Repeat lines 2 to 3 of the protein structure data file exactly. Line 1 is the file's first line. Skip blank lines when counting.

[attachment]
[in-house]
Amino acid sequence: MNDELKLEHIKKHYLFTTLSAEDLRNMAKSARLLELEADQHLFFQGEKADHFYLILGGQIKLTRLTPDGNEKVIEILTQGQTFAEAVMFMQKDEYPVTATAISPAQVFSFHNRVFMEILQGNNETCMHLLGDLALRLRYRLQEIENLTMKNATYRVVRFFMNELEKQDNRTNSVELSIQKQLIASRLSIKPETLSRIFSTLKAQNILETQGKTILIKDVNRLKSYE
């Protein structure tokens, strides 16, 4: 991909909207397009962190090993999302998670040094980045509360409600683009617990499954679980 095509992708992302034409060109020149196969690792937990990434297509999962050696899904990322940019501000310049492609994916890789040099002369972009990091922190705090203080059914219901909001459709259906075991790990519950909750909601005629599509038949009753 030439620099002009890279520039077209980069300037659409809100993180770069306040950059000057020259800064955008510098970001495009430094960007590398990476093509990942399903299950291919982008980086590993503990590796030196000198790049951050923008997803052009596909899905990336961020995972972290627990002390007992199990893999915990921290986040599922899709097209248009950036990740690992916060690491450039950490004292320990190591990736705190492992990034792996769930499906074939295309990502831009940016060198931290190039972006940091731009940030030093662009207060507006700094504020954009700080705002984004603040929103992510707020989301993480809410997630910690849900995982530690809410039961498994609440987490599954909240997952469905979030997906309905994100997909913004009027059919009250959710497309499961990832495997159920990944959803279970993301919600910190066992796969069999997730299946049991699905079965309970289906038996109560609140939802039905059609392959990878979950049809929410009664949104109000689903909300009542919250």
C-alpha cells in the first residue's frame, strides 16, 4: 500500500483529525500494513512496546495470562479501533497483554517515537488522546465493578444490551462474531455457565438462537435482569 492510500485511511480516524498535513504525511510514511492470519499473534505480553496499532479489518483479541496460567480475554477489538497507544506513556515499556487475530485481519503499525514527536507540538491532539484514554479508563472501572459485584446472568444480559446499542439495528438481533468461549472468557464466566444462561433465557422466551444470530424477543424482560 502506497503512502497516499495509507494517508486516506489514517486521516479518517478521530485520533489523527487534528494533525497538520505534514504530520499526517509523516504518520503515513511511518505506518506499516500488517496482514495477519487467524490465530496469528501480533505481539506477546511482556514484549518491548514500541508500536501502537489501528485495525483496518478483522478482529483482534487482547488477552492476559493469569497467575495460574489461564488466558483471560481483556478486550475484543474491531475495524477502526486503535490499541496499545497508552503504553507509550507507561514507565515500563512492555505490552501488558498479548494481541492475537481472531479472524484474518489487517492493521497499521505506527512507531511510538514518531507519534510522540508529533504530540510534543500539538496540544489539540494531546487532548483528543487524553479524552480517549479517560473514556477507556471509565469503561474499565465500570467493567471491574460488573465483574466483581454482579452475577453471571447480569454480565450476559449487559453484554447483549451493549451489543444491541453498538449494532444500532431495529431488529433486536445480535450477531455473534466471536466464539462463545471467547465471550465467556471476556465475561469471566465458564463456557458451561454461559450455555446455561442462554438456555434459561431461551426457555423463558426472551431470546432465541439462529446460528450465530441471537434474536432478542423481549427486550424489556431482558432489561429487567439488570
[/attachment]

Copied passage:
Amino acid sequence: MNDELKLEHIKKHYLFTTLSAEDLRNMAKSARLLELEADQHLFFQGEKADHFYLILGGQIKLTRLTPDGNEKVIEILTQGQTFAEAVMFMQKDEYPVTATAISPAQVFSFHNRVFMEILQGNNETCMHLLGDLALRLRYRLQEIENLTMKNATYRVVRFFMNELEKQDNRTNSVELSIQKQLIASRLSIKPETLSRIFSTLKAQNILETQGKTILIKDVNRLKSYE
């Protein structure tokens, strides 16, 4: 991909909207397009962190090993999302998670040094980045509360409600683009617990499954679980 095509992708992302034409060109020149196969690792937990990434297509999962050696899904990322940019501000310049492609994916890789040099002369972009990091922190705090203080059914219901909001459709259906075991790990519950909750909601005629599509038949009753 030439620099002009890279520039077209980069300037659409809100993180770069306040950059000057020259800064955008510098970001495009430094960007590398990476093509990942399903299950291919982008980086590993503990590796030196000198790049951050923008997803052009596909899905990336961020995972972290627990002390007992199990893999915990921290986040599922899709097209248009950036990740690992916060690491450039950490004292320990190591990736705190492992990034792996769930499906074939295309990502831009940016060198931290190039972006940091731009940030030093662009207060507006700094504020954009700080705002984004603040929103992510707020989301993480809410997630910690849900995982530690809410039961498994609440987490599954909240997952469905979030997906309905994100997909913004009027059919009250959710497309499961990832495997159920990944959803279970993301919600910190066992796969069999997730299946049991699905079965309970289906038996109560609140939802039905059609392959990878979950049809929410009664949104109000689903909300009542919250």